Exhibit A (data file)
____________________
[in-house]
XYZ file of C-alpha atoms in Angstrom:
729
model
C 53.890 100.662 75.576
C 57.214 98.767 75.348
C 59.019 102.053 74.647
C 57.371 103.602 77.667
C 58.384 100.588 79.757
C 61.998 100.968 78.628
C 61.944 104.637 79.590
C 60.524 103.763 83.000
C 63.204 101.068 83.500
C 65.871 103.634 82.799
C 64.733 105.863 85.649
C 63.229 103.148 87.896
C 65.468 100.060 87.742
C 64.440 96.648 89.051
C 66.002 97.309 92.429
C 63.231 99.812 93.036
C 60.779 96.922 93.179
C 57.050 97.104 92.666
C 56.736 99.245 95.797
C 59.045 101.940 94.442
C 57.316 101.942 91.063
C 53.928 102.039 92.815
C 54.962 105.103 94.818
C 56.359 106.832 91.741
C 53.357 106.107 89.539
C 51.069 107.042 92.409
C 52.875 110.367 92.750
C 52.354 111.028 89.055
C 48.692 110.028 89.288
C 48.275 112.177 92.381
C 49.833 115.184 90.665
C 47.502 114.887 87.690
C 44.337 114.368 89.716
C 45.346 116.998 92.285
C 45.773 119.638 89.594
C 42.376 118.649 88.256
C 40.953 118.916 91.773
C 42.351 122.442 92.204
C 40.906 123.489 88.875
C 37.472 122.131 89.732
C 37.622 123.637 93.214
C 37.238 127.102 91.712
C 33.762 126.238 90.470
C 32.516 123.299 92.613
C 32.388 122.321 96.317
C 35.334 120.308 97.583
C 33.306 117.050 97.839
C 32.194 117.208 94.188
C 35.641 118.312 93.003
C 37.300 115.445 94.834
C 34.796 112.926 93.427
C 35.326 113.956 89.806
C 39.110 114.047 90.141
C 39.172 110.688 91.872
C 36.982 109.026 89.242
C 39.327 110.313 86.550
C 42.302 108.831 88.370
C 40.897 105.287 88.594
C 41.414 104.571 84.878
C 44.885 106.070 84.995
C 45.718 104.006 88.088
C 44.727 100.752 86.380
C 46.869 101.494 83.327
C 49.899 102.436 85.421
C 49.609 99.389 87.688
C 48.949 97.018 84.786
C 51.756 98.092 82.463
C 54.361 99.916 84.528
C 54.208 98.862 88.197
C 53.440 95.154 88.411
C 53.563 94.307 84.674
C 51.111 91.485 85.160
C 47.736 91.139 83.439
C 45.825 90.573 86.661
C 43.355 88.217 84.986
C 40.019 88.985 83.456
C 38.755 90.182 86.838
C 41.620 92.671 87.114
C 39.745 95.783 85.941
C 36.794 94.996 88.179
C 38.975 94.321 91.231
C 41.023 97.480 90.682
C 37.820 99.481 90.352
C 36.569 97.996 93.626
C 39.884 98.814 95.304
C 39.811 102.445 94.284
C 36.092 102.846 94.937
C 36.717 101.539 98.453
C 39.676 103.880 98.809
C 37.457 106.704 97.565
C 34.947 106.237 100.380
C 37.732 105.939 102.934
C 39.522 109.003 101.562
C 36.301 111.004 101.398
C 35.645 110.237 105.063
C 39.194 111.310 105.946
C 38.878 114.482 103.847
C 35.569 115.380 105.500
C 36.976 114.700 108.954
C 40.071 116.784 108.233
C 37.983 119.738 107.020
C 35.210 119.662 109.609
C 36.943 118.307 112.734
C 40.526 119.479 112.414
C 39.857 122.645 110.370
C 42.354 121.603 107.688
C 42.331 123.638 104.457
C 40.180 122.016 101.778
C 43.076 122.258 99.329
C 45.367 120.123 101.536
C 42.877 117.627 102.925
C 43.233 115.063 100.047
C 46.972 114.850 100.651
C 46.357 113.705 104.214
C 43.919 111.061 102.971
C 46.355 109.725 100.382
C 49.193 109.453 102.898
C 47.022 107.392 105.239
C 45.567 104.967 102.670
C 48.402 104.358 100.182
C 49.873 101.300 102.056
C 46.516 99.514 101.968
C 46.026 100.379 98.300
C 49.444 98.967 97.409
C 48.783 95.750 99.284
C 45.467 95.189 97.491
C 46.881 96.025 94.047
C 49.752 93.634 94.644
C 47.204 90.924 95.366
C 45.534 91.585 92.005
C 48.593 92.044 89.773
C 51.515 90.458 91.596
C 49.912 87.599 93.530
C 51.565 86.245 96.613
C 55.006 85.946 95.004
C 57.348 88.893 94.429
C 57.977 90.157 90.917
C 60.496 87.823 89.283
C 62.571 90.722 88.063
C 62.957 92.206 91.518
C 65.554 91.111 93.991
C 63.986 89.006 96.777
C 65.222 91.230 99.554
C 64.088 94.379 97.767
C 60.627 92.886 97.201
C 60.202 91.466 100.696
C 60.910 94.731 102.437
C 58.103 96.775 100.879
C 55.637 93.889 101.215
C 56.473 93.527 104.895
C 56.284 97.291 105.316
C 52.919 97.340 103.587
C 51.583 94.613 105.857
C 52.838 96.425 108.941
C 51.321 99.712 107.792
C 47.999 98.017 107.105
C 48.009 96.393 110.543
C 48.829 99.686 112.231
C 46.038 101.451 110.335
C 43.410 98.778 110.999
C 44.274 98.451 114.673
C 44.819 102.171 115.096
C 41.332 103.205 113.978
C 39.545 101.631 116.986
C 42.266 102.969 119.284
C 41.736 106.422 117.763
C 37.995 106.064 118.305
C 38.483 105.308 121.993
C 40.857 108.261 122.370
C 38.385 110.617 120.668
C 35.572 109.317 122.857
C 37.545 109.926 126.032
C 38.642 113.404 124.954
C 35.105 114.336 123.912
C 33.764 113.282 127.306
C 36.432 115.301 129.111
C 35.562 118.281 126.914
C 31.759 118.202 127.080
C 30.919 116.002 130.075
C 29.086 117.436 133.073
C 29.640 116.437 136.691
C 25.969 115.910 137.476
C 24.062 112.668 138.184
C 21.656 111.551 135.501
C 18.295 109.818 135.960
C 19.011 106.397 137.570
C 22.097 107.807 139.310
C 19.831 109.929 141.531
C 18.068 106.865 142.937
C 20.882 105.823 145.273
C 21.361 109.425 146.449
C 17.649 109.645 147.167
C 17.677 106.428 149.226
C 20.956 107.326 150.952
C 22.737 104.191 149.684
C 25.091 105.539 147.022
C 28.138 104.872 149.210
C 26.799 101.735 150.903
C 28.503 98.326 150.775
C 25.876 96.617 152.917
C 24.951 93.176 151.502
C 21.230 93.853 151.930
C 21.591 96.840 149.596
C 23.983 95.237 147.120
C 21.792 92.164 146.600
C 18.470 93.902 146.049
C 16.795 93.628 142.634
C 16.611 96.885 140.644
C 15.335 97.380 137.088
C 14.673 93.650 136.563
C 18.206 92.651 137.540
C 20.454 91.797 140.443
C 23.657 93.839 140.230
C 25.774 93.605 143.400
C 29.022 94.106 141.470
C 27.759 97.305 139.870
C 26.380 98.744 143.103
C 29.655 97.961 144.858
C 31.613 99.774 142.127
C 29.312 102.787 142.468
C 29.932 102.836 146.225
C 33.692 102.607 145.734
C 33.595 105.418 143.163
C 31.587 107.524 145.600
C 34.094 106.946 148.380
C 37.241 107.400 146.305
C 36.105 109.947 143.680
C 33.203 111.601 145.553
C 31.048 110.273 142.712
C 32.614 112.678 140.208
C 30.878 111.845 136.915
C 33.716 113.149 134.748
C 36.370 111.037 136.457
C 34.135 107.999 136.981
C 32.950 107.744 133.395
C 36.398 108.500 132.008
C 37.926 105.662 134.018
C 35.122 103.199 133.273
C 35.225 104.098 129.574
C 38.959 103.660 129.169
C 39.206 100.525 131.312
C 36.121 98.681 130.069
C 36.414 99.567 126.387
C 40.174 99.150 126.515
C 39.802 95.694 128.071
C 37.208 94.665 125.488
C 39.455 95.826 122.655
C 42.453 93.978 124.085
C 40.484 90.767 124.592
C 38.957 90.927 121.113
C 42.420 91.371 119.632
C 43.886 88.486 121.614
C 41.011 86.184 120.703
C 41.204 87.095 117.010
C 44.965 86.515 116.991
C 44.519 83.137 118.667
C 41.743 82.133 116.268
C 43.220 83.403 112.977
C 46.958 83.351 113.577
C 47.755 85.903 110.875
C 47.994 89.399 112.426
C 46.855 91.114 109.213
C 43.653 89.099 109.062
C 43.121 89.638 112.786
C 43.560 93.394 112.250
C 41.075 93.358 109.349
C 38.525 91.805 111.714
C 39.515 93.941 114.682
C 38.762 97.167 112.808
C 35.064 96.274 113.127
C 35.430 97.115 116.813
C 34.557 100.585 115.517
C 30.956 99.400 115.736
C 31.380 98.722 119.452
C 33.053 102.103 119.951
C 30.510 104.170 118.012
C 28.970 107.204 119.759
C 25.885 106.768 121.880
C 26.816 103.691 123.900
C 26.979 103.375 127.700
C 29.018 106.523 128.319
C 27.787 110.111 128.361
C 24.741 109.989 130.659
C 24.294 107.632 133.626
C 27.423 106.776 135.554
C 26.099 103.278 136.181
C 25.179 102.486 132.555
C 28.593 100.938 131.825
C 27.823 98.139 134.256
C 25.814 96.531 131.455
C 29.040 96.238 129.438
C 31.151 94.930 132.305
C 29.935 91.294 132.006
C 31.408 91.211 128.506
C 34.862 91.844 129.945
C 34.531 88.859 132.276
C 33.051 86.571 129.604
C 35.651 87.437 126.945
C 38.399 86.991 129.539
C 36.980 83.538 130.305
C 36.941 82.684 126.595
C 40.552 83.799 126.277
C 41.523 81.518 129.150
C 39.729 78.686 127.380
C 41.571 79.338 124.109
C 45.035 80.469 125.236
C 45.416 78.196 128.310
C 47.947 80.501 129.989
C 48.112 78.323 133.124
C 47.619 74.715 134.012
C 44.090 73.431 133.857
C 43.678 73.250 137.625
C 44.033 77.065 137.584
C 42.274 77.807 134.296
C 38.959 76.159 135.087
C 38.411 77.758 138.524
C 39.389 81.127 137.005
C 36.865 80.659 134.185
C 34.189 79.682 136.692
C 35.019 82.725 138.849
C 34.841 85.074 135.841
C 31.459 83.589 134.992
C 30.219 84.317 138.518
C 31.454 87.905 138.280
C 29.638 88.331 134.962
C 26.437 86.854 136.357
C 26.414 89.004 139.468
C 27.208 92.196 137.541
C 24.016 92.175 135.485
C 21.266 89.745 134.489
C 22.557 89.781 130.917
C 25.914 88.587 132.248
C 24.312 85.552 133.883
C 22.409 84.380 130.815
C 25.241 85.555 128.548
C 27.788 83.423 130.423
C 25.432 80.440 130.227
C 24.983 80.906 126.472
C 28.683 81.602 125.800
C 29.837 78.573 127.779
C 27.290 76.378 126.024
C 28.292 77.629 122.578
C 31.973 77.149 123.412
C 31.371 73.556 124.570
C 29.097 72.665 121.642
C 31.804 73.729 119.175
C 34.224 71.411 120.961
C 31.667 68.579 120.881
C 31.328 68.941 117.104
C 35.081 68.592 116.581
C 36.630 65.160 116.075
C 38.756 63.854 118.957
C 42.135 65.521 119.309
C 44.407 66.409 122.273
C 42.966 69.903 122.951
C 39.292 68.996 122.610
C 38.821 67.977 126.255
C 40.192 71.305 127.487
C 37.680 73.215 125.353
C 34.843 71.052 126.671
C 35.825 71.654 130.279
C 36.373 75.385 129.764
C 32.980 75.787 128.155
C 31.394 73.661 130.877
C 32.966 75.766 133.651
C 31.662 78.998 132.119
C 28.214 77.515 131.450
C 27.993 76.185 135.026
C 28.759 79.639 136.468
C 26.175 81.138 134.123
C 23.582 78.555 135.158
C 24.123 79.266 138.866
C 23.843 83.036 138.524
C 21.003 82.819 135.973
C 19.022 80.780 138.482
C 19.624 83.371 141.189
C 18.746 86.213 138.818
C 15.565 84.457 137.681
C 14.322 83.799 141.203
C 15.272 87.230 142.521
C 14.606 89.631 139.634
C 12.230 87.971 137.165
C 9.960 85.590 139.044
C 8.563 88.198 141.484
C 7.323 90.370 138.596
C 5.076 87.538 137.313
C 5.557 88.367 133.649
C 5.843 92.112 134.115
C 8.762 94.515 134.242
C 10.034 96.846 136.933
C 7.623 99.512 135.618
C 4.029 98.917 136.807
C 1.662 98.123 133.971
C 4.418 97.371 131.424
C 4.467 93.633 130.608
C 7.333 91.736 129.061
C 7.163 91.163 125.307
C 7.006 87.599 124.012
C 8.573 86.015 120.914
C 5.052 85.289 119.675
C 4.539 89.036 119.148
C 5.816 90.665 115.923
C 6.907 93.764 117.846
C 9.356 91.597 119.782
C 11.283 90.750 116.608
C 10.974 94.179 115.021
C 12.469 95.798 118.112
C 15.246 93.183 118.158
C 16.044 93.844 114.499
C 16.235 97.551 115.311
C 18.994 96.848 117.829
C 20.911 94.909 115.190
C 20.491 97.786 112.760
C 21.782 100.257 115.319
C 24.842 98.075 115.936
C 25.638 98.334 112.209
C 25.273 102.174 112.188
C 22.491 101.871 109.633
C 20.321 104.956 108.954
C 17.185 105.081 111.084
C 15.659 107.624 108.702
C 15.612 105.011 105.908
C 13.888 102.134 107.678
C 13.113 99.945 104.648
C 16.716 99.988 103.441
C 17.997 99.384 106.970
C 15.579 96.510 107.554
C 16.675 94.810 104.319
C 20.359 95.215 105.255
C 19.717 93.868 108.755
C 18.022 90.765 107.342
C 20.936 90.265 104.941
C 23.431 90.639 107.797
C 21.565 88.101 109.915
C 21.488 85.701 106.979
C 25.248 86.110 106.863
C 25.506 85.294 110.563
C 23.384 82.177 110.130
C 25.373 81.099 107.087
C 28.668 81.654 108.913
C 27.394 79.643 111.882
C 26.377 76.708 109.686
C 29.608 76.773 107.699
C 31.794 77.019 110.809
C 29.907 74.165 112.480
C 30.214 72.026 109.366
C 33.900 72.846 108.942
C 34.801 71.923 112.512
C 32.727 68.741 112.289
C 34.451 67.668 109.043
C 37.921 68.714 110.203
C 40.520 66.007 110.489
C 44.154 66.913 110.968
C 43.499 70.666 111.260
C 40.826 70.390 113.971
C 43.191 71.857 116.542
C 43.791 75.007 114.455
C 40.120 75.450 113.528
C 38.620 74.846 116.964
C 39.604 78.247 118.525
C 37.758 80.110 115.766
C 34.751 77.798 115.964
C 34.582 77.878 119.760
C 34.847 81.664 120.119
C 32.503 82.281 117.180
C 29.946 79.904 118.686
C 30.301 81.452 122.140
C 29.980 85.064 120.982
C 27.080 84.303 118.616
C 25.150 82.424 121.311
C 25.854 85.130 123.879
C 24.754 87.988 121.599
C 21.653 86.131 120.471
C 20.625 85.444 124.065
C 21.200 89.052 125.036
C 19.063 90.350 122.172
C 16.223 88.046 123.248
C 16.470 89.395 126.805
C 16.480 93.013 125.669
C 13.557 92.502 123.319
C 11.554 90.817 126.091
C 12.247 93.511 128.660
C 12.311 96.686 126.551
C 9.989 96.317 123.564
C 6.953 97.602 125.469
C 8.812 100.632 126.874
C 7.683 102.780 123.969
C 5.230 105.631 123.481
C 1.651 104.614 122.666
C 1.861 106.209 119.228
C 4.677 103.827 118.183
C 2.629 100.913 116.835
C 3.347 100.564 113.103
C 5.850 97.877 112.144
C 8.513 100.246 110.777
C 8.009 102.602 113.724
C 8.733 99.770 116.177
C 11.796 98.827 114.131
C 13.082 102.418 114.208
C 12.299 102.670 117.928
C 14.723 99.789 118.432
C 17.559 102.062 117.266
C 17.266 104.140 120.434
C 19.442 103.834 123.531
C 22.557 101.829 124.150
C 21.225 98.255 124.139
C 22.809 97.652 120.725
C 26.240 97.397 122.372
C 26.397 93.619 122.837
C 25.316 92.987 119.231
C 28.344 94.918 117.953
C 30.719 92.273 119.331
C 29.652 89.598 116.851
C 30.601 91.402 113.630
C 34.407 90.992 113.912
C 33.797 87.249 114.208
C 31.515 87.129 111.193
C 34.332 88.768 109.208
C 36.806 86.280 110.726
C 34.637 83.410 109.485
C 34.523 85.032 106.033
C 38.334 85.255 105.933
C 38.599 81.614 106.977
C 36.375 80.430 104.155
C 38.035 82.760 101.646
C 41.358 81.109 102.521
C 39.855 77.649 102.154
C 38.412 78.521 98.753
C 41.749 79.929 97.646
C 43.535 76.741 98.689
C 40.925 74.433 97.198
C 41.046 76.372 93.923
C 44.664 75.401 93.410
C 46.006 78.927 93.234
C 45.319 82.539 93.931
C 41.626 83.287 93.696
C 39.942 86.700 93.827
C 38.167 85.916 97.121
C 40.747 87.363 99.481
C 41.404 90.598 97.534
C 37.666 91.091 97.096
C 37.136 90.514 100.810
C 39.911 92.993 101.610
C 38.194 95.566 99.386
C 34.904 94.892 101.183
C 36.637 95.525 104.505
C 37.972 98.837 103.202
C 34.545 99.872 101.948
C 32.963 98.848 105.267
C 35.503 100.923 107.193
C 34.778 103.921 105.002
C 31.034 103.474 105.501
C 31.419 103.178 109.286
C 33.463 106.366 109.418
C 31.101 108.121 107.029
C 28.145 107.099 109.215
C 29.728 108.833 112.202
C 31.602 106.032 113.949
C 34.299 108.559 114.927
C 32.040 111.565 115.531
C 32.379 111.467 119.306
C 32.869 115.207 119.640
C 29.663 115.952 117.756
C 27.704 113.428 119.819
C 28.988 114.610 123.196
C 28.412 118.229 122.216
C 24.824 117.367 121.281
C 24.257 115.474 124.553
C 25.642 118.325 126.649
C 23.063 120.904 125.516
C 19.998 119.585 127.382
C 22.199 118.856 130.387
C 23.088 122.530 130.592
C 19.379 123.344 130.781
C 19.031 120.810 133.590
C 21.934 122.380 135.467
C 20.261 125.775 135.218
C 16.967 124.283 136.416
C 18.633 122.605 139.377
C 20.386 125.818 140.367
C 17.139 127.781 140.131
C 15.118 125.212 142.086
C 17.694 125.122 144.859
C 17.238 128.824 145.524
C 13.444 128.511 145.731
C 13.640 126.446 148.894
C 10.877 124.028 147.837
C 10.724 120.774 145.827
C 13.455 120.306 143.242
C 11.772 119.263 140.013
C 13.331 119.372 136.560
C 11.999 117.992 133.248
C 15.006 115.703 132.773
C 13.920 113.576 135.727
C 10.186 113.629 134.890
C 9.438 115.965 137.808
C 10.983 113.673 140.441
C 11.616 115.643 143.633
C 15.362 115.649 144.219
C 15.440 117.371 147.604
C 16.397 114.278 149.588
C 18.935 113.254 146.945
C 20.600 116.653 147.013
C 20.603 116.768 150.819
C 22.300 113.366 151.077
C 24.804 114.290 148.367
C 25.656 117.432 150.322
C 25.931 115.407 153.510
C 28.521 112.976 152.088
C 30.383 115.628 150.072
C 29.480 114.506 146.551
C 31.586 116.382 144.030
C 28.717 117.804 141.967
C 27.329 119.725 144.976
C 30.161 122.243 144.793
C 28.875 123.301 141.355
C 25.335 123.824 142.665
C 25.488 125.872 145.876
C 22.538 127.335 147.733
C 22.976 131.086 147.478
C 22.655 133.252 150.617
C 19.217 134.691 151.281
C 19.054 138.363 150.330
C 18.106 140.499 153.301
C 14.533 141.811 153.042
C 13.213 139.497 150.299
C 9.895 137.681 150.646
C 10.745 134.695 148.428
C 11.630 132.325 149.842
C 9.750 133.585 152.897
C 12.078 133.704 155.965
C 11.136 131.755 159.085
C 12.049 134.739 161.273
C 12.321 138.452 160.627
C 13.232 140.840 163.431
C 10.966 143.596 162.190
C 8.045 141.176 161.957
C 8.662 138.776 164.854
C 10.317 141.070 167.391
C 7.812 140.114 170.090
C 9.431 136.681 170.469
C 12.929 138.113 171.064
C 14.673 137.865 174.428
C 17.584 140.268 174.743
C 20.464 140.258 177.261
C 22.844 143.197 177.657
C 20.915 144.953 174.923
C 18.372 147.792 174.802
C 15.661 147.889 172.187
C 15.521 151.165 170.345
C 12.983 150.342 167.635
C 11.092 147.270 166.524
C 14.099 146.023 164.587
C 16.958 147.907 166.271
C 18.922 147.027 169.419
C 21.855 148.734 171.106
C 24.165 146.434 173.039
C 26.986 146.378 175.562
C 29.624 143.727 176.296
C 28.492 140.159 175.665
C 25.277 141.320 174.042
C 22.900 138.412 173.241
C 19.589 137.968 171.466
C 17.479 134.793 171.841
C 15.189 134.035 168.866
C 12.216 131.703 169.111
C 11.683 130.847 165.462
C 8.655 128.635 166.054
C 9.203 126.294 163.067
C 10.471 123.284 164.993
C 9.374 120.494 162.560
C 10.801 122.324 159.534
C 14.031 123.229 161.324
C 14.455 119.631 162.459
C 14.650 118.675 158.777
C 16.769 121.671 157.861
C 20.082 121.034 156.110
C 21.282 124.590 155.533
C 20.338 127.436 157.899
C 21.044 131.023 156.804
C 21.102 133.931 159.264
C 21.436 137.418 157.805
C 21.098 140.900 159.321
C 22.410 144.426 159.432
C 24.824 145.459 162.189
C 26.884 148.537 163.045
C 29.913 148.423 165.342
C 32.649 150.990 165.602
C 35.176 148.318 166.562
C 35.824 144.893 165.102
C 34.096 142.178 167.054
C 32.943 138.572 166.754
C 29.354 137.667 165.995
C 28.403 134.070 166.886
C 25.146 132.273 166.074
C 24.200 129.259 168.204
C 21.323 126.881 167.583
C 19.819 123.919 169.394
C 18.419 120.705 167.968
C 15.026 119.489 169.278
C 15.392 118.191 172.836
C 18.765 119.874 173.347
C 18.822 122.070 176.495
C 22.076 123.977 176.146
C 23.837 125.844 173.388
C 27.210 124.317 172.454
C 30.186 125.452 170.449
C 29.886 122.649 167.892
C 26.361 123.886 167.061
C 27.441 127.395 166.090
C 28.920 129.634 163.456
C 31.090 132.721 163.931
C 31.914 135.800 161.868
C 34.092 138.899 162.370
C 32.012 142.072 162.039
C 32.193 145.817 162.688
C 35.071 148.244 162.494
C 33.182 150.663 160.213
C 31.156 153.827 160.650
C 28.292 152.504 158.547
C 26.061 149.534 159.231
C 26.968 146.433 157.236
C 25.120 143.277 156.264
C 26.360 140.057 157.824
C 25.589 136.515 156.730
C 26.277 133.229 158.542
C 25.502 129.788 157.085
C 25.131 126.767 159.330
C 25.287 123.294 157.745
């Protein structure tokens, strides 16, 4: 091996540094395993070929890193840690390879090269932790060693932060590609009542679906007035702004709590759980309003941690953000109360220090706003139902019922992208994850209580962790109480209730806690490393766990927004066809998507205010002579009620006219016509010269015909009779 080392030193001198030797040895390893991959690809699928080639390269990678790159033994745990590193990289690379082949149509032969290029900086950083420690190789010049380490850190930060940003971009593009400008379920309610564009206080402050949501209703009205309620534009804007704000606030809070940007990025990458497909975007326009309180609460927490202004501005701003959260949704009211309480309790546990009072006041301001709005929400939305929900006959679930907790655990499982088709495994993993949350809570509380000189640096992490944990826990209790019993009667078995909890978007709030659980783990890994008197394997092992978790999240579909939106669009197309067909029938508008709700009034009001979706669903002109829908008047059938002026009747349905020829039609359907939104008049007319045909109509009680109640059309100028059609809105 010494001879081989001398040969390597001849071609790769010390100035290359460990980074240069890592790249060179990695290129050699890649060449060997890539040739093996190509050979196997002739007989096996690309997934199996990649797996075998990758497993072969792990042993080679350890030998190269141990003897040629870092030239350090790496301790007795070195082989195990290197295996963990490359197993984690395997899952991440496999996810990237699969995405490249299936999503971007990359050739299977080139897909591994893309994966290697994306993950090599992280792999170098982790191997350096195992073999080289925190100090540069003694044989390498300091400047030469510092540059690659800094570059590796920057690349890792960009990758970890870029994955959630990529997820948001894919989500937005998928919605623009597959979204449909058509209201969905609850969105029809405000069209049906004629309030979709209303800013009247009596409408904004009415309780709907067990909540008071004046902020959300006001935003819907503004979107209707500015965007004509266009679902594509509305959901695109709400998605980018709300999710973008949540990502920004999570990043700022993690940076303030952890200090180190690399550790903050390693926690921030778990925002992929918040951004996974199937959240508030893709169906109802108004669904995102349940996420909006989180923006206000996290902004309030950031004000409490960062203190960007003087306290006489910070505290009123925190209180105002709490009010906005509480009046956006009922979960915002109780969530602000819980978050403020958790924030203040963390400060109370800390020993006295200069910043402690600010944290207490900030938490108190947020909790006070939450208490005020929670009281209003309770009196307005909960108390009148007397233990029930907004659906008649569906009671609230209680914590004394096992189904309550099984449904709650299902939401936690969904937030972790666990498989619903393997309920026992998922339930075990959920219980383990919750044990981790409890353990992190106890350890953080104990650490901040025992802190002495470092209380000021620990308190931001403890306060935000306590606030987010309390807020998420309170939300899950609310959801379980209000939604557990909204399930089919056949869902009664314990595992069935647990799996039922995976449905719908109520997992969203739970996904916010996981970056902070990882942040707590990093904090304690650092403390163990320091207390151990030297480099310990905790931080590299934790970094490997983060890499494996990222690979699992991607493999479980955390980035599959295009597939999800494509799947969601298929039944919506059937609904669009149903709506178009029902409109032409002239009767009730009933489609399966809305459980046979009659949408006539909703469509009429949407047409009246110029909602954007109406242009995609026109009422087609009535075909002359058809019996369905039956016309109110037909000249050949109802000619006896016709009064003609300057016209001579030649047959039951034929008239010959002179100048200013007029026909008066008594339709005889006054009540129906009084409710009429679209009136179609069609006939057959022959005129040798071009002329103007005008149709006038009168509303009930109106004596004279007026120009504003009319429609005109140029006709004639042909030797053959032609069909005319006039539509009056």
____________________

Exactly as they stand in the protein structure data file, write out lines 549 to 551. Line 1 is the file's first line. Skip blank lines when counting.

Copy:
C 34.904 94.892 101.183
C 36.637 95.525 104.505
C 37.972 98.837 103.202